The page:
In the last post we explored how our relationship with the Spiritual Guide generally has two phases. The first is we go from our life being a total mess when we first come into the Dharma to reaching the point where we know how to be happy most of the time in this life, regardless of what curve balls life throws at us. While good, that is not good enough. Once we reach the stage where we are more or less happy all of the time in this life, we quickly become complacent, lazy or full of pride. So how does our relationship with the Spiritual Guide change when we enter into this second phase?
Phase 1 is easy – we feel terrible, we call up the teacher, receive some Dharma and go away laughing and feeling better. Phase 2 is very difficult. We feel really good, we call up the teacher get the bubble of our pride or complacency popped, we feel attacked and then go away feeling unhappy and deluded. Then we get all upset at the teacher and lose our faith in them. Then we lose everything, because when we think the teacher is bad, we question everything the teacher has to say. Even when we receive pure instructions all we think about is how the teacher is not following their own advice.
So what is the teacher to do when we respond in this way? There are two extremes. The first is the extreme of controlling. Here the teacher guilt-trips the students or manipulates or controls them into doing the right thing. The fundamental assumption of this method is people are lazy and just need to be cajoled into doing what they want to do anyway but their delusions are getting in the way. The main strategy here is – Marpa-style – to to do things which provoke delusions in the students to give the students things to work on and overcome. The problem with this method is the students do virtue for all the wrong reasons, namely driven by guilt or wishing to make the teacher like them (and so the karma created is worldly, even when doing spiritual things) and gradually they build up all sorts of resentment and go away.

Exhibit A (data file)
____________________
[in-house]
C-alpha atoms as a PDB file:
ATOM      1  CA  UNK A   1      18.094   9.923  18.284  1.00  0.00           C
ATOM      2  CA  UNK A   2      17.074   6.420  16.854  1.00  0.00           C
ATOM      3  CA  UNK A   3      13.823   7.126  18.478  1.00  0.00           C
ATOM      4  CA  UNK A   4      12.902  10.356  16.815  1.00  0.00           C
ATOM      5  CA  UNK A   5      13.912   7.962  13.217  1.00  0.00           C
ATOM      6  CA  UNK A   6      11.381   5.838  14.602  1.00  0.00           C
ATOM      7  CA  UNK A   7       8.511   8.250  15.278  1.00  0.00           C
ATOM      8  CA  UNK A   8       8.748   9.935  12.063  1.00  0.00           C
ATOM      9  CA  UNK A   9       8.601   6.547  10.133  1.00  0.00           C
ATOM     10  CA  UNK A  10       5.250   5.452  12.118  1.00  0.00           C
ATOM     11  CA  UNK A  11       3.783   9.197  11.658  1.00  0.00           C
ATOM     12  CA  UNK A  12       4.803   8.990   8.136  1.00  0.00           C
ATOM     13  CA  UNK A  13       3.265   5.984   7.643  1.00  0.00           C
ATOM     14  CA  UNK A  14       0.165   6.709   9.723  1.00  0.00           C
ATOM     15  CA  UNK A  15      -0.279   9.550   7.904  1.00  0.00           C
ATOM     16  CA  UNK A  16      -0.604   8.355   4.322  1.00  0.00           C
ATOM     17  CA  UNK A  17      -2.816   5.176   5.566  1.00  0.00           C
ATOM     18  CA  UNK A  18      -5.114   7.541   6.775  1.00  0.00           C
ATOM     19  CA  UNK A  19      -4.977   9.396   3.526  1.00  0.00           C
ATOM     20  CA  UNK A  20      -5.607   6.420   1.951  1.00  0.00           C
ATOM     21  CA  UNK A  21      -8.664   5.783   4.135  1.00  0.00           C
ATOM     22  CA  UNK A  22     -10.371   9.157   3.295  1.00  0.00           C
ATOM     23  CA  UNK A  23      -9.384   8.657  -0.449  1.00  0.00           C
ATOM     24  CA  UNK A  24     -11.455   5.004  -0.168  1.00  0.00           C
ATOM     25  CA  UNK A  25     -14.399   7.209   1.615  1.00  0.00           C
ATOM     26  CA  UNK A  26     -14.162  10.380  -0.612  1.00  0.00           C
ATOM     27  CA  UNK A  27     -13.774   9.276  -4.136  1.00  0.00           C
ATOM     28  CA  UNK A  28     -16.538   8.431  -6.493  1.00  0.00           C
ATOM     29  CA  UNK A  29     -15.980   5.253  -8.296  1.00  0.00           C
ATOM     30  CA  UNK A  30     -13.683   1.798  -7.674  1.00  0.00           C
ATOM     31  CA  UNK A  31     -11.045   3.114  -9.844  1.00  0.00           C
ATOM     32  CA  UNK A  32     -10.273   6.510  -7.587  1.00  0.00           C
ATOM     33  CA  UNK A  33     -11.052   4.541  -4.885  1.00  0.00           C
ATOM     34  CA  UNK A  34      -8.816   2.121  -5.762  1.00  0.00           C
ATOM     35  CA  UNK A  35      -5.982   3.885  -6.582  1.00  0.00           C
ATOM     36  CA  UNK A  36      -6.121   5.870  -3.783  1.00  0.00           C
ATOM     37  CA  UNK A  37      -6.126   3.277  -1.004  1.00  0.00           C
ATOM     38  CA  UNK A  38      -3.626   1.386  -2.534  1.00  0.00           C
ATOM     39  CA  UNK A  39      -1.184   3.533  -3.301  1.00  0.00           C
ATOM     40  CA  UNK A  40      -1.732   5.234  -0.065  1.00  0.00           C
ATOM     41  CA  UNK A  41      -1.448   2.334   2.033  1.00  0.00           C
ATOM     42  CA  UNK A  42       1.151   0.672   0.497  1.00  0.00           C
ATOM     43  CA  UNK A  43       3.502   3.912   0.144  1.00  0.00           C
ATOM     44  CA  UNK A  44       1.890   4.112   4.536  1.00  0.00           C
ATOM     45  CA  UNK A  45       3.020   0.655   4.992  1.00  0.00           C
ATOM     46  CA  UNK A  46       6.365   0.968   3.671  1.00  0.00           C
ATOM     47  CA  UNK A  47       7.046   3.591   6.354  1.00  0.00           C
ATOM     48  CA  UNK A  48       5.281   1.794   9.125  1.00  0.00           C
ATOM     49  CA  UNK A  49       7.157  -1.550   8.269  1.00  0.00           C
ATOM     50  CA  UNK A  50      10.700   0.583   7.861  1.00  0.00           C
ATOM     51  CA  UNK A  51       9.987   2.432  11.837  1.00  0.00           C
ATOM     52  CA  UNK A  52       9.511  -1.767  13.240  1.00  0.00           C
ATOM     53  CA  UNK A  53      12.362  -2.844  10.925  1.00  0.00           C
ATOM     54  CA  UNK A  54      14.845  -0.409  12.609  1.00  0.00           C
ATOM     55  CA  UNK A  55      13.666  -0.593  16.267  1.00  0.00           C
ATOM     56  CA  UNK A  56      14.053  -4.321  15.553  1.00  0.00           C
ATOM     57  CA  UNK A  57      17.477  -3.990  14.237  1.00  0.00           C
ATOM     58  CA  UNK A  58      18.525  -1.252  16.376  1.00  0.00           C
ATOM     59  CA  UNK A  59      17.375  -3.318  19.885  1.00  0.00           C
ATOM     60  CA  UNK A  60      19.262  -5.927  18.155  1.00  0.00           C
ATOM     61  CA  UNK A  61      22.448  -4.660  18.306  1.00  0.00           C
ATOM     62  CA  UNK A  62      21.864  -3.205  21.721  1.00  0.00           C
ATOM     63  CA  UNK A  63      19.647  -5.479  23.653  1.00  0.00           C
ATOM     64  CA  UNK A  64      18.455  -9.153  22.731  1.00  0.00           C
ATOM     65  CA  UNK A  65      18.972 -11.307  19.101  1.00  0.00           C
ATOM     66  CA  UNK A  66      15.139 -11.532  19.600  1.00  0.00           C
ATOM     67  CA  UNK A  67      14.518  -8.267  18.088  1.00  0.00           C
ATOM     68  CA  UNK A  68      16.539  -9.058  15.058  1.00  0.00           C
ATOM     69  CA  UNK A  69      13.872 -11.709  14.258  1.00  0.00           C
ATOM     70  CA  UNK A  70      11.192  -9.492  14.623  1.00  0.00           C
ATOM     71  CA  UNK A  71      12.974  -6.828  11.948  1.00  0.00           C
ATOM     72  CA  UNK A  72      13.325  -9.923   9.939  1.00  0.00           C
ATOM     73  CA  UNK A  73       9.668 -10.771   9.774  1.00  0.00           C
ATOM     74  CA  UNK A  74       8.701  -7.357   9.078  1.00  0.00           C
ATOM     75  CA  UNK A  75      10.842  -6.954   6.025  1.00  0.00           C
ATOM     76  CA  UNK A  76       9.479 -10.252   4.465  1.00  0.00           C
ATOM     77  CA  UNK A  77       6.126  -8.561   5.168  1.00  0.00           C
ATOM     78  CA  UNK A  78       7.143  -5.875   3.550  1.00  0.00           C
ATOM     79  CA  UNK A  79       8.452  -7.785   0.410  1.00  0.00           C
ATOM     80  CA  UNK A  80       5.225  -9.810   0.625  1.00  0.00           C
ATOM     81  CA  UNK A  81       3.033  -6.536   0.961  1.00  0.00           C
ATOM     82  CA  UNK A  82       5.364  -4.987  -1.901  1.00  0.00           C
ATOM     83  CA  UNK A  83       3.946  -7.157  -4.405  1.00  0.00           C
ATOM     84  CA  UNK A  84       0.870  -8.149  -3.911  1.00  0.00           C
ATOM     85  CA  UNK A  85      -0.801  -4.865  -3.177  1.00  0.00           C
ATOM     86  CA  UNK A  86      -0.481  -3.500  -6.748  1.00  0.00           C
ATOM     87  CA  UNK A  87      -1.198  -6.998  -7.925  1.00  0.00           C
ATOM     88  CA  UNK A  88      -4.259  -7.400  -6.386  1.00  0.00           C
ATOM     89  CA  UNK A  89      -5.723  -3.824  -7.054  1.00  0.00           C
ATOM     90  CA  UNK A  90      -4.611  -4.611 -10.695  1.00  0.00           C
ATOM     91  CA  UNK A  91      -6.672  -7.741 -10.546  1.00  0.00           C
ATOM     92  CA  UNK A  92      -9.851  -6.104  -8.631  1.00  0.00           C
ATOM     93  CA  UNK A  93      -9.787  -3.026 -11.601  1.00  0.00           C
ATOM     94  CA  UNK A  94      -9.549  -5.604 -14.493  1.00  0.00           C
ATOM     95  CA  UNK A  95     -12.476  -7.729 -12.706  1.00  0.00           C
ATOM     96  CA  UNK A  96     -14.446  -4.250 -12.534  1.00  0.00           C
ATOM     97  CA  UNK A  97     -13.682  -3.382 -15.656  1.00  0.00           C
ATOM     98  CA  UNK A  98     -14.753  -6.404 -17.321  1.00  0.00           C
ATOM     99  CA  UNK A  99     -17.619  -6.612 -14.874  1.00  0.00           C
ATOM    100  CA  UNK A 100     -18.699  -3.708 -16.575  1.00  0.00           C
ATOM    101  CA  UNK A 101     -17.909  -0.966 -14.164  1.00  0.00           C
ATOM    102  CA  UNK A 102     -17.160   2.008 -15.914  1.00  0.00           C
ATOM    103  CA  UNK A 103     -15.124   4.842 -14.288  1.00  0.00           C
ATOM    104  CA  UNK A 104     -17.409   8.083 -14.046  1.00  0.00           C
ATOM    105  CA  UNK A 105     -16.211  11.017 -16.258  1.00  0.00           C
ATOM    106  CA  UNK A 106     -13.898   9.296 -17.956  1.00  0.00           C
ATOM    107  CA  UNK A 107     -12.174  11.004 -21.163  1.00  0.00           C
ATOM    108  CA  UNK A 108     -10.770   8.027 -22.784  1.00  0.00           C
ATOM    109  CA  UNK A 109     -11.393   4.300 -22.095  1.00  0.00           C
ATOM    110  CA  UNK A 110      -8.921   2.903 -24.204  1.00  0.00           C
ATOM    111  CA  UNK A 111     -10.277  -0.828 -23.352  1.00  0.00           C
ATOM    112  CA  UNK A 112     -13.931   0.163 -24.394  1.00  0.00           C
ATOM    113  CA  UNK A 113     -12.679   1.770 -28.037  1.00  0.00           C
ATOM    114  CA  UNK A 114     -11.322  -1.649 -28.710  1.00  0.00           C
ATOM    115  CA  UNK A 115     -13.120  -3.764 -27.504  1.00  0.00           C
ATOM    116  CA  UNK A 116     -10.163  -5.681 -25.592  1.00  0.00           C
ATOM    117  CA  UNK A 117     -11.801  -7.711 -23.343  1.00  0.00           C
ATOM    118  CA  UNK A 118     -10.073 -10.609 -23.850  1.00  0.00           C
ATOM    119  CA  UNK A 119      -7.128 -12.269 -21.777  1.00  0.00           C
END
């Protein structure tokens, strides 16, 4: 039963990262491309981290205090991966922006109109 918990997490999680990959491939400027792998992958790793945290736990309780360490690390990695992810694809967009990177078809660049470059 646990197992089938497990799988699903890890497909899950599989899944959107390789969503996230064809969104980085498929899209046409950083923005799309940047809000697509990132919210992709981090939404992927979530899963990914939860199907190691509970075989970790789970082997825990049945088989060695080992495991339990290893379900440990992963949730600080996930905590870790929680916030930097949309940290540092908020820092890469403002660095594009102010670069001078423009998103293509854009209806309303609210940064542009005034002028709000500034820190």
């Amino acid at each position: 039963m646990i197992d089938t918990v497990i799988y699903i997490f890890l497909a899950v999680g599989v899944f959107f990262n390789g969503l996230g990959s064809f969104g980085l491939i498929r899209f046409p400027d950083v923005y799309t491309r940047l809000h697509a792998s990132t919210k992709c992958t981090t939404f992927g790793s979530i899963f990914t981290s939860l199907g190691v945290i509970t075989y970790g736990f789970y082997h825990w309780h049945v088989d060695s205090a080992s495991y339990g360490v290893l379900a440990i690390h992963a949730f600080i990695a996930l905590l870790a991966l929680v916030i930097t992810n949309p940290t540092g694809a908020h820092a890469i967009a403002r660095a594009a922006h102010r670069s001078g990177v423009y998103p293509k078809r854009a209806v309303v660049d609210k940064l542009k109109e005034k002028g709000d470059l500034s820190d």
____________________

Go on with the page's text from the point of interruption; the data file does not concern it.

The other extreme is doing nothing. Here the teacher just leaves people to do as they wish and as they feel motivated to do, and works with that motivation helping in the way the students want the teacher to help. The fundamental assumption of this method is people are only going to do what they want anyway, so if you push them it will yield short term results but at a long term cost. The long term is more important. The main strategy here is it is better to keep people connected to the Dharma than push it and lose them, so just work with motivated people and keep everybody else happy. Take people as far as they want to go. The problem with this method is without the system being jolted, people easily fall into low level equilibriums. They have a happy relationship with their teacher, but that’s all they have got. At some point our compassion doesn’t let us do this anymore.
The middle way here is to not be afraid to ruffle feathers, but do so in a laughing and transparent way. Here the teacher points out the faults and mistakes of the student, but does so in a laughing way. The teacher points out our delusions at the point of absurdity and so puts them on the table but in a humorous, rather than an accusatory way. So we all have a good laugh about ourselves. It is totally transparent with respect to what they are doing and why they are doing it. For example, the teacher warns the student in advance, “I am going to destabilize you because I want you to work through it so that you can overcome X problem.”
The fundamental assumption of this strategy is people are ignorant and take themselves too seriously. We are not aware of what mistakes we are making, and so we don’t know. We take ourselves too seriously and so get guilty or defensive when we find out about our mistakes as opposed to laugh at ourselves and learn. The main strategy here is to believe in the student that once they become aware of a problem without the baggage of guilt and defensiveness they will eventually come around to wanting to get rid of it.